The Right Hon. the Earl of Jersey, G.C.M.G.: It had not been my intention to take any part in this discussion about Socialism, but I feel I cannot sit silent after what has fallen from the last speaker but one. Having just returned from Australia, and having been associated very closely with a Parliament and a Government in that country, I must enter my most emphatic protest against many of the expressions which fell from him. No doubt, Parliaments and Governments in Australia have made mistakes, as some people sometimes think they do elsewhere, but what we have to look at is not any particular mistake, but at the general result, and it is impossible in my opinion for anyone who has been out there for any time not to feel convinced that, in spite of what may be considered some errors, the result—the whole result—of government in the different Colonies of Australia has been for the good of the people there. Reference has been made to the fact that there have been financial difficulties; but there are few countries which could face their financial difficulties with the same amount of courage, and with the same hope of future prosperity, as Victoria and New South Wales are showing at the present time; and we may feel quite sure that the efforts which are being made to restore confidence and prosperity will not be in any way counteracted either by Parliament or by the Government. I would also say that the public men, at any rate of New South Wales, with whom I am most particularly acquainted—the public men of all parties—whether they belong to the Free Trade, or the Protectionist, or the Labour party—and I have had many opportunities of mixing with most of them—have never shown themselves unworthy of the position in which they were placed. Of course people holding different views will page 39 find themselves clashing with each other, but I think I may say with truth, with absolute truth, that Parliament in New South Wales is trying to do its best, and that the members are not actuated by unworthy motives. As to the subject we are met I particularly to discuss, I cannot say very much about it. Socialism has not advanced so far in New South Wales as it appears to have advanced in New Zealand. If, therefore, I were to take any decided line on this subject I cannot be accused of pitting one Colony against another; but with reference to the Labour party I should like to observe that that party gained undoubtedly a great victory at the polls in 1891. They divided not upon social questions but upon a question upon which they did not intend to divide when elected. They were elected in the hope they would be able to sink fiscal issues, which are very difficult to sink. Though they have not, perhaps, as a party, carried any measure in Parliament, yet they have influenced Parliament to a certain extent. They have generally been defeated upon those points where perhaps—I may now say—they were not exactly right. I think they were really not true friends of labour when they seemed to think that the preservation of law was not essential to labour. But they have exercised a good influence upon retrenchment and matters of a kindred nature, and I have no doubt whatever that Parliament has been strengthened by their admission within its walls. It was unfortunate for Labour Members that they did not succeed in finding a leader who could direct them in a more consistent manner perhaps, but I expect they will learn by experience, and that the electors will learn also, and only elect those men to represent them who have shown themselves the fittest amongst the Labour Members. There is one point on which the reader of the Paper was a little bit hard—I mean the baiting of Chinamen by Colonial larrikins. Now if there is one point on which the Government and Parliament are determined to act sternly, it is the repression of larrikinism, and we can only look on such acts as those mentioned in the Paper as mere excrescences. You will find in the cities of Australia as much good order and respect for the property of other people as in any part of the British Empire. I will only add my meed of thanks to Lord Onslow for his Paper. It is certainly very instructive, bringing before us very clearly and ably what has been done in New Zealand. I hope New Zealand will continue to flourish, and I hope also that the other Colonies will flourish though not under exactly the same system.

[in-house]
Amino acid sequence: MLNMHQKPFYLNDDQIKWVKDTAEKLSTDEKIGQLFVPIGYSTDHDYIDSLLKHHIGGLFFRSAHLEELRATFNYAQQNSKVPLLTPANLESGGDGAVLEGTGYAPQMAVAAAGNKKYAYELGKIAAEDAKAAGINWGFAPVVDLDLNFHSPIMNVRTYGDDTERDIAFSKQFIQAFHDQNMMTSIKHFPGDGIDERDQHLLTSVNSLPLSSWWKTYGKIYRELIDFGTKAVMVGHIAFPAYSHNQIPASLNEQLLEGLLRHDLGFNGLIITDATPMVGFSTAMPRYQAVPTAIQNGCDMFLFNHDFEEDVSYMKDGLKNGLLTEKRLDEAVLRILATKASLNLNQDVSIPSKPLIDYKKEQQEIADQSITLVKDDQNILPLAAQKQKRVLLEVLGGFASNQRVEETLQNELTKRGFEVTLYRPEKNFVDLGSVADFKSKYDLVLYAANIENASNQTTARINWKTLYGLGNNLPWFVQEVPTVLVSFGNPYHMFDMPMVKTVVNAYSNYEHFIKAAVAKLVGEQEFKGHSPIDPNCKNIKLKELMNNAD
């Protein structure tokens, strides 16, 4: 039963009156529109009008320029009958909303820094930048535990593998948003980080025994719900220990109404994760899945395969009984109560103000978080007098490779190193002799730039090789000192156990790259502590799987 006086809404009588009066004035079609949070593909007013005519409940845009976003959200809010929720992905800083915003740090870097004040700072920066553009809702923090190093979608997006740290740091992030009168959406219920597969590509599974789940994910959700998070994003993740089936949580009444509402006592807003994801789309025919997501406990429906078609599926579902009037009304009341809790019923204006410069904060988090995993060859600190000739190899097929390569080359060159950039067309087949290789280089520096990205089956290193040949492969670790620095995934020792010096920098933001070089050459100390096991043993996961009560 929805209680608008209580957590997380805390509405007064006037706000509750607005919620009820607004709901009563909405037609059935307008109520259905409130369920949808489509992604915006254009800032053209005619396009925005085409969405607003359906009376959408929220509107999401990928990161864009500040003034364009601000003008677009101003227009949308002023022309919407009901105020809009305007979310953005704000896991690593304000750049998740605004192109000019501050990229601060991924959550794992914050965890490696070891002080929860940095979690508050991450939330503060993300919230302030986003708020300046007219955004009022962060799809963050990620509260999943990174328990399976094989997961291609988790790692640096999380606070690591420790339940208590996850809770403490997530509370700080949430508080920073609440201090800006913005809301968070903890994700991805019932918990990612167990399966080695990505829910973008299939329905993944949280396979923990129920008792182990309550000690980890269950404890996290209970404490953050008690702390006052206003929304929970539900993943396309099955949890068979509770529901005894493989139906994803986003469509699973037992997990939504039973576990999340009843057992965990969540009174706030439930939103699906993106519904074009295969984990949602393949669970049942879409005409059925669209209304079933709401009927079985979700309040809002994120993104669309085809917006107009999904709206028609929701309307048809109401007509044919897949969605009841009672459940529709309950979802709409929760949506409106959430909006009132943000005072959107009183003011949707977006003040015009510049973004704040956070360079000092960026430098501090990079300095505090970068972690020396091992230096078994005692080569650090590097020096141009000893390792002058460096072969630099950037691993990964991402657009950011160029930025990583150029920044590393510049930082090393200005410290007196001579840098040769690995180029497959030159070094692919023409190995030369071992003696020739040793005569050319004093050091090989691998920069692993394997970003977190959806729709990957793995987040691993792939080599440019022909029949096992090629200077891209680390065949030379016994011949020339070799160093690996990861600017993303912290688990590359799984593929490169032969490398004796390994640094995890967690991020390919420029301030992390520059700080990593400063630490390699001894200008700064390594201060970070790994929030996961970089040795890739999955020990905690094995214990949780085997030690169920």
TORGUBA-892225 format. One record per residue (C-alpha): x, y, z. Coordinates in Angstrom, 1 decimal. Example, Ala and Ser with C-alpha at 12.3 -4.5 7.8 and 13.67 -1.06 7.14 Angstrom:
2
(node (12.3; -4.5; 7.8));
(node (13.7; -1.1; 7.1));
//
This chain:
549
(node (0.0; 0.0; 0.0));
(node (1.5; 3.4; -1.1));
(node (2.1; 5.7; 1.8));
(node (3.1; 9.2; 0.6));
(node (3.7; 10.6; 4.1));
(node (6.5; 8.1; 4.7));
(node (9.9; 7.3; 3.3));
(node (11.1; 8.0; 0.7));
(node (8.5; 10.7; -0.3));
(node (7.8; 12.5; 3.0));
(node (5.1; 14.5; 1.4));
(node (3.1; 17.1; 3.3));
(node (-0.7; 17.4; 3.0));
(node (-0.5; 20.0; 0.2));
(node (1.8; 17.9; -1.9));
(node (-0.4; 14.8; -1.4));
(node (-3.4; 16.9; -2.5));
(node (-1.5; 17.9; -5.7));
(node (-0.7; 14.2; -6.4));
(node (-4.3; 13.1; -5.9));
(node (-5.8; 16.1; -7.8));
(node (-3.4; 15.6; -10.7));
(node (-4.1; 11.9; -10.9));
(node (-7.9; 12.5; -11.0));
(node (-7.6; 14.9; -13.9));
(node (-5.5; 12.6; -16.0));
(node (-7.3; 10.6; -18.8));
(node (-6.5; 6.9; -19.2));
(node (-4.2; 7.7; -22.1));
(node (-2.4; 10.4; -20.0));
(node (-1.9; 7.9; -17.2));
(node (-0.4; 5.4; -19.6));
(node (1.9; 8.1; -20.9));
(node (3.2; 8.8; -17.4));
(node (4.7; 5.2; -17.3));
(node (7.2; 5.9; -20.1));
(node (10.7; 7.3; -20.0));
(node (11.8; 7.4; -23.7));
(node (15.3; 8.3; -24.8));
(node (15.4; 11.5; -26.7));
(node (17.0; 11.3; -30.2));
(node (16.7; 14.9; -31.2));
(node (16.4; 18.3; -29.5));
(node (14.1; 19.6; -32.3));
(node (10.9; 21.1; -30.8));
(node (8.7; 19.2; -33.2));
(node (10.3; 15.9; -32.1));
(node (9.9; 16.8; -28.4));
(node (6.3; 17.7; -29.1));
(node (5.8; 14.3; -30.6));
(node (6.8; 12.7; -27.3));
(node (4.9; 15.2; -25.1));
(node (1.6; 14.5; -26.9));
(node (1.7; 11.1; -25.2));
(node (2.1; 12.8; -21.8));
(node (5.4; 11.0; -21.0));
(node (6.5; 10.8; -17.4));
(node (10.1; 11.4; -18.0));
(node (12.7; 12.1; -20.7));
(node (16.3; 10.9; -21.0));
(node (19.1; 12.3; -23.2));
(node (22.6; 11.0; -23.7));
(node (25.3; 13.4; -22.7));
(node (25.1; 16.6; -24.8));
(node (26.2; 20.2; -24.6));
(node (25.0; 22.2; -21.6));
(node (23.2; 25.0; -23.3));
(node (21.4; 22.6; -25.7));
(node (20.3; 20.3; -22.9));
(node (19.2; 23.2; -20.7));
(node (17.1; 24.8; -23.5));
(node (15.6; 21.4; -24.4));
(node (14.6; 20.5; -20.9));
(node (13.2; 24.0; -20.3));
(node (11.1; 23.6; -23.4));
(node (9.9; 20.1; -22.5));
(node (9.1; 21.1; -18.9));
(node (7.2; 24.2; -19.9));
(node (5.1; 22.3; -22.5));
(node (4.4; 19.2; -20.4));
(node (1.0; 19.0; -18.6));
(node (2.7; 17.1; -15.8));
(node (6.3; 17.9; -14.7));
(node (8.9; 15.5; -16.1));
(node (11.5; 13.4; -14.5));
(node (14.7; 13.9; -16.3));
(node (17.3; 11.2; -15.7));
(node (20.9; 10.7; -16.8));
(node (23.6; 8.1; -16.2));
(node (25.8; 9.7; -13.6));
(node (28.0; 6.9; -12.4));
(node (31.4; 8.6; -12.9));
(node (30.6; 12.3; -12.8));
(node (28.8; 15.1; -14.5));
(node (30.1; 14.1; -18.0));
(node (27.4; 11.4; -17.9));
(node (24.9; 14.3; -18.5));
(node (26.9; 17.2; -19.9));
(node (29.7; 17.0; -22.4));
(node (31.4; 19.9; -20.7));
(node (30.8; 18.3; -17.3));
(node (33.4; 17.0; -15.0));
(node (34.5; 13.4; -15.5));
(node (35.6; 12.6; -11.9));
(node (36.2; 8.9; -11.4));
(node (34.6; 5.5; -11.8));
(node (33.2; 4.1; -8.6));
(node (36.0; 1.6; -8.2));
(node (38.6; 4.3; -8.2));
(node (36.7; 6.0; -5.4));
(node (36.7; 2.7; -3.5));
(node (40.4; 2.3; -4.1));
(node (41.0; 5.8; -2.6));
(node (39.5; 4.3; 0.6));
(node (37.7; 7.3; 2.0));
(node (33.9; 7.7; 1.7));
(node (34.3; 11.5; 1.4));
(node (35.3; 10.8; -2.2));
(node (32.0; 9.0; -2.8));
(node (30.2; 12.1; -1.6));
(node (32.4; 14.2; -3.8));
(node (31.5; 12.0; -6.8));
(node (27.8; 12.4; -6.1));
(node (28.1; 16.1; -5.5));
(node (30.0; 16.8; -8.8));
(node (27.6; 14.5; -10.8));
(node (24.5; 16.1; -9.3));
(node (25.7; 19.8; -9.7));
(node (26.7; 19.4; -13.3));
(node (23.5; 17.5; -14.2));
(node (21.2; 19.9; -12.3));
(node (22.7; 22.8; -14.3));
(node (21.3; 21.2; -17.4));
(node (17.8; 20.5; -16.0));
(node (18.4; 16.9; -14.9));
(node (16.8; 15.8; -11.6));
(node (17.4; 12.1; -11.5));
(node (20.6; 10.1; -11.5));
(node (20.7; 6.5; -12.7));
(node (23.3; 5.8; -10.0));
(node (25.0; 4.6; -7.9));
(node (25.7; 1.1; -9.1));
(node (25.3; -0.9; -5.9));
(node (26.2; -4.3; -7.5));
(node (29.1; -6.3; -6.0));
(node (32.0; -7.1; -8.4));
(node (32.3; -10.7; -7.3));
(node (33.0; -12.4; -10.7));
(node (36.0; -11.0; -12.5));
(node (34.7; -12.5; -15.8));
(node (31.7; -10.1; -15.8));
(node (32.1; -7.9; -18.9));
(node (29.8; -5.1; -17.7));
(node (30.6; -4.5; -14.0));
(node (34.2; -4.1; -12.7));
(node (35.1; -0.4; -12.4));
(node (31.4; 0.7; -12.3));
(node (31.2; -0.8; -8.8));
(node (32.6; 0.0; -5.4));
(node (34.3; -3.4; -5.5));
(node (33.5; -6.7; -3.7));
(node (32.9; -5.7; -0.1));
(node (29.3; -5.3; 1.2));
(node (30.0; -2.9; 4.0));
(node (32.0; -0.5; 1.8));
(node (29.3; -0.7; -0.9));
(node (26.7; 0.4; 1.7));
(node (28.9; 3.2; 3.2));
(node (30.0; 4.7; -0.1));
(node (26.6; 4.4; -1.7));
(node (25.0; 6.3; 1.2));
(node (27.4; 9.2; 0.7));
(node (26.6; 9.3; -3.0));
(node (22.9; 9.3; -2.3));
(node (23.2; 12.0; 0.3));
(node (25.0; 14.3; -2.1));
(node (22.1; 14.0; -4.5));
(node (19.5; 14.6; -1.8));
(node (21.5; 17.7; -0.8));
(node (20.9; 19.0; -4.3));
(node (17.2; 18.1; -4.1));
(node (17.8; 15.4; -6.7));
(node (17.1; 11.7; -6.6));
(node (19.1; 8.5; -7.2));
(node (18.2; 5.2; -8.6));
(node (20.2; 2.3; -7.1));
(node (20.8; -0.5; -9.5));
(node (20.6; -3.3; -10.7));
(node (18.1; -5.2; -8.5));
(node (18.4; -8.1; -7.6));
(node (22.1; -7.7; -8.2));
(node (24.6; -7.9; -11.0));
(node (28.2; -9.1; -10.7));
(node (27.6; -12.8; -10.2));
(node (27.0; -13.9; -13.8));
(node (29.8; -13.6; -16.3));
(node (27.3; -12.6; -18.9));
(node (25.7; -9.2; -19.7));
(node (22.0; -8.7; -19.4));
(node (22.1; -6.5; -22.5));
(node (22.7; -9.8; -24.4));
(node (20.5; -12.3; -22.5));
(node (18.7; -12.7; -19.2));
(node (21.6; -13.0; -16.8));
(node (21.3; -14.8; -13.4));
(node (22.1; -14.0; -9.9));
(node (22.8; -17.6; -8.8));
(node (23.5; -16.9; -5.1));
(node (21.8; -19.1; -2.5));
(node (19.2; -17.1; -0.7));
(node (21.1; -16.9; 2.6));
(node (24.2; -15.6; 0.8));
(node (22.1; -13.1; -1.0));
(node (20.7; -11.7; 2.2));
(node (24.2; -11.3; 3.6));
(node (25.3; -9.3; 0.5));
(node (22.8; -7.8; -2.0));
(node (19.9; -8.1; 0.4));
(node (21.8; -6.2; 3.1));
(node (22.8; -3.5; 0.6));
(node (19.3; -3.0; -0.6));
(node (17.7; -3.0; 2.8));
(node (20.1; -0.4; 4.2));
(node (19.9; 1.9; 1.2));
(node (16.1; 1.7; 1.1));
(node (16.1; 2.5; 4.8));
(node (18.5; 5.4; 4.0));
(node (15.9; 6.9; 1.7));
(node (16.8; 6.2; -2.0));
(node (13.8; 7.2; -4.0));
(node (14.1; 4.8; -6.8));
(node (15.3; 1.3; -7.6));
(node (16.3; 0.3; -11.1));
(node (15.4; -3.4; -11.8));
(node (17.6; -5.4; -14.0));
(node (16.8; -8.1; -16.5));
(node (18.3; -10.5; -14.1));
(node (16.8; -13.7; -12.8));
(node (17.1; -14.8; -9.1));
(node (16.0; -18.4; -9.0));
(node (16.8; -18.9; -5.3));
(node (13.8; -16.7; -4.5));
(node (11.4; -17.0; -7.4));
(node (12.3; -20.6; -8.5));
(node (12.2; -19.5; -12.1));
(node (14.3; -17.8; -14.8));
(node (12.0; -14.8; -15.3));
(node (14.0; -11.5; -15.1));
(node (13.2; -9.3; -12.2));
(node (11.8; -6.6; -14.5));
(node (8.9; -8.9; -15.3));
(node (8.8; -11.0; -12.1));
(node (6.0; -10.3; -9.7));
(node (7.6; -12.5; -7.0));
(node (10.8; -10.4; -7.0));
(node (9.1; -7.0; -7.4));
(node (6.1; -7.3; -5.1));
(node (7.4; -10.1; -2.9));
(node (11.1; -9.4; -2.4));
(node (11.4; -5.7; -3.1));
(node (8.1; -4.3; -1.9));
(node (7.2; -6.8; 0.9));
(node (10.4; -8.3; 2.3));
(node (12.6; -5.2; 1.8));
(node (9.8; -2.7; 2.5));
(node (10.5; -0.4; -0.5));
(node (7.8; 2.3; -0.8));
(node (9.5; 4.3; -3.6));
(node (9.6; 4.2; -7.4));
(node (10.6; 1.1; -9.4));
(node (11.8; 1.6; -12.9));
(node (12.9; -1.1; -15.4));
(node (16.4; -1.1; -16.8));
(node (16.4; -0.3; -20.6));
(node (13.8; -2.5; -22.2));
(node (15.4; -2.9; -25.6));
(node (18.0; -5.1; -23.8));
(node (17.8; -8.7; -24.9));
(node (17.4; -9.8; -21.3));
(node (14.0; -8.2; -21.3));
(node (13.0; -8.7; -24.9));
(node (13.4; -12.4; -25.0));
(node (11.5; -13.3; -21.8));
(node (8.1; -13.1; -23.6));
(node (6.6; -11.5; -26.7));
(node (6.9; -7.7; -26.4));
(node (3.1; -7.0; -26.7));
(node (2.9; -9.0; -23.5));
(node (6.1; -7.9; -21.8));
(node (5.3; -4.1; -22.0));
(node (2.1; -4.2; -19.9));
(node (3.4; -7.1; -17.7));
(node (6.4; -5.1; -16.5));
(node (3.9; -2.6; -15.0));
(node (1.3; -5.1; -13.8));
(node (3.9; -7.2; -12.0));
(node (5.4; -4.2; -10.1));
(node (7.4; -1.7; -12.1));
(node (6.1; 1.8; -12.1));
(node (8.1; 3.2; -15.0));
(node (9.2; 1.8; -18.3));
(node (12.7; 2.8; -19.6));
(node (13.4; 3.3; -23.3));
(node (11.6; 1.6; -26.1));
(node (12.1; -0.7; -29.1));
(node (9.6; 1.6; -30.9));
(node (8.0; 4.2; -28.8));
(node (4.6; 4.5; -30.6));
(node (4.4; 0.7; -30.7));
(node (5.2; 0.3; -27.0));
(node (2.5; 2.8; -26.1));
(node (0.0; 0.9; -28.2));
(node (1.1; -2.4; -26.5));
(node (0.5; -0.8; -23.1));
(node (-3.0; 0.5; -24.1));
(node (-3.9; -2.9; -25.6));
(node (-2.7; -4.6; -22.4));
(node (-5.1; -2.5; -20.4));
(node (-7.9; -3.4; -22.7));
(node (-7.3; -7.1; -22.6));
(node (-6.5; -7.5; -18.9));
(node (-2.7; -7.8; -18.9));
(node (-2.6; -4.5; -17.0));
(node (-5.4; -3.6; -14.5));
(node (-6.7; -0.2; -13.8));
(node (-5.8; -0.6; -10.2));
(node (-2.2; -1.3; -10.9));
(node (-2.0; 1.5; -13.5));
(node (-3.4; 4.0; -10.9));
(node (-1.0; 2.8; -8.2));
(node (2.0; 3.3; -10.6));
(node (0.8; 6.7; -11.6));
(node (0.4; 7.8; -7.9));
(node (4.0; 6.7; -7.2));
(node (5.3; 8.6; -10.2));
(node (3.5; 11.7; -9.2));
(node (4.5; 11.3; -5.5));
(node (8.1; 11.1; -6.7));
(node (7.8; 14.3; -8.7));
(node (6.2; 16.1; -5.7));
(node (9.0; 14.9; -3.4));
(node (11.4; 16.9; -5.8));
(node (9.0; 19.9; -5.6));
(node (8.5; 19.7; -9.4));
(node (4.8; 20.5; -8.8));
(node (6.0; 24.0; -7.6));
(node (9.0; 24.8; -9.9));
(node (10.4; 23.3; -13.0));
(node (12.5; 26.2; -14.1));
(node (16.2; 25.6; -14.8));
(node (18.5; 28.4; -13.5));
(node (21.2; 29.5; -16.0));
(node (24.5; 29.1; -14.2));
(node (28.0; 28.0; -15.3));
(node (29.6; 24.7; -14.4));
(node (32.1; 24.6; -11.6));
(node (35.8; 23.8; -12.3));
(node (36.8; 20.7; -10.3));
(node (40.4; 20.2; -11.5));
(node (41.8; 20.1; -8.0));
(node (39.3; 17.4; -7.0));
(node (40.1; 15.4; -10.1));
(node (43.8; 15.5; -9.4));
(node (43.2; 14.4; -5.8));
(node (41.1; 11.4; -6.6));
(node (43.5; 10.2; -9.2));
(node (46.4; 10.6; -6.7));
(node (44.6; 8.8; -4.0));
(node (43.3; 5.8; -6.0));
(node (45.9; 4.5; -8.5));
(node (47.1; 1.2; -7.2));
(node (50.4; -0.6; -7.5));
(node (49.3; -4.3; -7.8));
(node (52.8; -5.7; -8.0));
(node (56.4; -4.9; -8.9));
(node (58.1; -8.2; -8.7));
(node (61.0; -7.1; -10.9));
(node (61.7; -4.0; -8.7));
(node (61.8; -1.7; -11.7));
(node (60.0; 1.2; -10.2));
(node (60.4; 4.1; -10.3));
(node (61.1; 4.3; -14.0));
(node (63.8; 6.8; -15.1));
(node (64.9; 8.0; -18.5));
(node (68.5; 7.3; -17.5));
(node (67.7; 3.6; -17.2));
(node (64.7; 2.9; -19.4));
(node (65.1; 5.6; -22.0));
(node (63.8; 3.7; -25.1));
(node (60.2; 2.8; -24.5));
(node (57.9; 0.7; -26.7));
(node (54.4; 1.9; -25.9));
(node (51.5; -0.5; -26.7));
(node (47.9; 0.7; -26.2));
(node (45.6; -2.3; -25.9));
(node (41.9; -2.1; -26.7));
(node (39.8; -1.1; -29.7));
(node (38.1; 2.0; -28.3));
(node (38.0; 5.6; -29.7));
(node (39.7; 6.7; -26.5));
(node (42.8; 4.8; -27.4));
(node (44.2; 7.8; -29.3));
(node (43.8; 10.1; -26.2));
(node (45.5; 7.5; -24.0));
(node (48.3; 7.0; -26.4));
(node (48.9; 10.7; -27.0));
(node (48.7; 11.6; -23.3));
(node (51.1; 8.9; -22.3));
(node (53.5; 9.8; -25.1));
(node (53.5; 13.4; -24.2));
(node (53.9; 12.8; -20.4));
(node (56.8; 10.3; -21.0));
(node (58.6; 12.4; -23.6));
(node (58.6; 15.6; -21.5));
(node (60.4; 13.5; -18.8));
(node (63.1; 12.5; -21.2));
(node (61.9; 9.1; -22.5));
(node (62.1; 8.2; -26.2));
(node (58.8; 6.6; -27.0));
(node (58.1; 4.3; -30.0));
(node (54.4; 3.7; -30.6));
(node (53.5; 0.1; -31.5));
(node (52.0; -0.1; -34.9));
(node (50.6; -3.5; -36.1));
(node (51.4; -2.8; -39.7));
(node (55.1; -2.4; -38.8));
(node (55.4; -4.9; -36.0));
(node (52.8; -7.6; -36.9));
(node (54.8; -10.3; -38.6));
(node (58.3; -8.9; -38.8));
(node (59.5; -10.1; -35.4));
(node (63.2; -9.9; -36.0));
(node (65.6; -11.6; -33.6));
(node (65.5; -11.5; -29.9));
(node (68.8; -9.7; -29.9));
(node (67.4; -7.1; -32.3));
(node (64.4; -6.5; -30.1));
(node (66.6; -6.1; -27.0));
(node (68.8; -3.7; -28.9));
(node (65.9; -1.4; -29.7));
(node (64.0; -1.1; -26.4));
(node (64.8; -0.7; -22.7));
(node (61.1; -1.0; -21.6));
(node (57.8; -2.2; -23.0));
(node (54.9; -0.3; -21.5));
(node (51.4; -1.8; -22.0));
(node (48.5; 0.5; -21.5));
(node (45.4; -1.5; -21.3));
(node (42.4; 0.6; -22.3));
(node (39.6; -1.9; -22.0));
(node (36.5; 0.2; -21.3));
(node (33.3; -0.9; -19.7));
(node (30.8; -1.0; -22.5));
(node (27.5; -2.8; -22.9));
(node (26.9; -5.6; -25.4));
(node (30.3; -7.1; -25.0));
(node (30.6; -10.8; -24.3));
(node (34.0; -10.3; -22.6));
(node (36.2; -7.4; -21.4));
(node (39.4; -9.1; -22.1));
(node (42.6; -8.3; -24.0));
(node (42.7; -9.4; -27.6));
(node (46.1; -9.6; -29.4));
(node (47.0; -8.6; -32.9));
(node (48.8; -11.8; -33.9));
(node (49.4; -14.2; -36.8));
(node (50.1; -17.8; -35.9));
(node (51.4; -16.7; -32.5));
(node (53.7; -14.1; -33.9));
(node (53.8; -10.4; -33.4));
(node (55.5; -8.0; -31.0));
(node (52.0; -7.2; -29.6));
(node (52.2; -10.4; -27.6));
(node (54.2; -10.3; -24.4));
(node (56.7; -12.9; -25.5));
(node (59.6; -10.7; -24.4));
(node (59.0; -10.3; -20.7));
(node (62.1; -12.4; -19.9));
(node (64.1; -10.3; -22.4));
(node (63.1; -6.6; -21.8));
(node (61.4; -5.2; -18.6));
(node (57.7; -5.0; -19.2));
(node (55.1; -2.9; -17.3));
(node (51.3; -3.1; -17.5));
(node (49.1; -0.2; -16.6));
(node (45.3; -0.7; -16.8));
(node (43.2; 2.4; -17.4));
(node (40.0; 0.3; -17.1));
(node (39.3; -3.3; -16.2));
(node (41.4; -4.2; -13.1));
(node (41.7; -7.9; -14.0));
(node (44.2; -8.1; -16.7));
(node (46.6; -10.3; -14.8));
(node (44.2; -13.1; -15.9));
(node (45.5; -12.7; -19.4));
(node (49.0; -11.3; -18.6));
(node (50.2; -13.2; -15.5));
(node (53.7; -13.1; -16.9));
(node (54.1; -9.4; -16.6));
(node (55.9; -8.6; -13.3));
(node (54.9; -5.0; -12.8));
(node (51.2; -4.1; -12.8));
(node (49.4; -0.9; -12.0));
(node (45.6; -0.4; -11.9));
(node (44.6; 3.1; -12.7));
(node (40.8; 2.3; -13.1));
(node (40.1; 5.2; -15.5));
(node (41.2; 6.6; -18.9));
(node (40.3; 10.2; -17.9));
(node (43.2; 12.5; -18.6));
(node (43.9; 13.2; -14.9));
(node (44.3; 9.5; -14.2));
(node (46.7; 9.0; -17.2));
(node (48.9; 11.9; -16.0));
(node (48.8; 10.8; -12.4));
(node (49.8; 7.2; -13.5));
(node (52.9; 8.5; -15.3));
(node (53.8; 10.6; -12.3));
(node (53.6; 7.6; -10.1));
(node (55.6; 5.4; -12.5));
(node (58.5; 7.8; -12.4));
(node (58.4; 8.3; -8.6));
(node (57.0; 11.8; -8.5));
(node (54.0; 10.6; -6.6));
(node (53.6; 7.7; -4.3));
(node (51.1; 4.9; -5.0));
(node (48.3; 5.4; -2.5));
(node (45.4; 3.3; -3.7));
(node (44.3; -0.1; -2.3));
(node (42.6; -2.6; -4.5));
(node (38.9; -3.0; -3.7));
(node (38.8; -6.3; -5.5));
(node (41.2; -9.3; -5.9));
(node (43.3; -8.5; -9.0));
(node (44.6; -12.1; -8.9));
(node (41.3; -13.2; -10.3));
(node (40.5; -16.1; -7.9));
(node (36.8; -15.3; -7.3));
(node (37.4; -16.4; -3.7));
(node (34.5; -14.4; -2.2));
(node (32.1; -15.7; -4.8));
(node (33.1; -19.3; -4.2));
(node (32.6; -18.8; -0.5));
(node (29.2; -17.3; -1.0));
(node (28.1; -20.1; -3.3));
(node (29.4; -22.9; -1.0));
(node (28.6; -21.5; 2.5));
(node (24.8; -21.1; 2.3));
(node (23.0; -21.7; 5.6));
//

Mr. Westby B. Perceval: I was told on entering the room page 40 to-night that, in consequence of my official position as Agent General of the Colony, I should be expected to say a few words, It seems to me this is rather a reason why I should be silent, because, as you know, an Agent-General has to steer clear of all party politics, whether Colonial or Imperial—not a very easy thing to do when discussing such a subject. But, perhaps, even for such a political invertebrate as I am compelled to be, it will not be out of place if I endeavour to emphasise one or two facts—I will not attempt to draw any deductions. First of all, I think Lord Onslow has not made it sufficiently clear that what he calls State Socialism of New Zealand has been a gradual development from quite an early period of the Colony's history. It cannot be claimed that any one party or section of the community has produced the State Socialism we now have in the Colony, The State ownership of railways, the Government Insurance Department, the Public Trust Office, and many other matters Lord Onslow mentioned were earned out long before the Labour party had an existence as a party. Even the last product of the present Government—women's franchise—can hardly be said to be the result of the efforts of the Labour party. The great champion of women's franchise was one of the largest landowners in the Colony, and he regards it, I believe, as a Conservative measure, while the Liberal party regard it as one which will tend to increase the power of the Radical party. Another fact we certainly ought not to forget is that the State Socialism of New Zealand has not lead to extravagant expenditure. We notice that during the last few years, while the Labour party has been in the ascendent, the demand for expenditure of borrowed money has decreased, and that the people have insisted upon economical administration. That, I think, is a matter of interest to those who say that the drift of Socialism and even of democratic government is in the direction of extravagant expenditure. Again, such State Socialism as we have certainly his not destroyed the self-reliance of the people of the Colony, for I am certain there is no more industrious and self-reliant people in the world than the people of New Zealand. You see there less than 200,000 adults exporting surplus products to the value of about ten millions sterling annually. That, again, is worthy of the attention of those who maintain that the spoon-feeding process of State Socialism is sure to sap the energy and destroy the independence of the people. The great efforts of the Labour party in the Colony have been in the direction of insisting upon the land of the Colony being set apart for the people of the Colony, and they have supported page 41 legislation with the object of enabling all those who desired to acquire land on easy terms to do so. The result of this policy has undoubtedly led to an enormous increase in land settlement, and as a consequence to the growth of the agricultural and pastoral productions of the Colony, and has contributed in no small degree to the maintenance of our financial equilibrium and to the existence of a succession of surpluses at a time when the adjacent Colonies had to declare deficits. There is one other fact I wish to point out. Whatever success the Labour party in New Zealand have attained, they have achieved it by working with one of the existing parties of the State. They did not form a "cave," as in New South Wales, and the result has been they have got a modicum of their programme. Politics always are, to some extent, in the nature of a compromise, and the Labour party have thus managed to get a portion of their policy adopted by one of the political parties in New Zealand. I will only add an expression of my thanks to Lord Onslow for his carefully prepared and suggestive Paper, and express my very high appreciation of the pleasant manner in which he rendered it.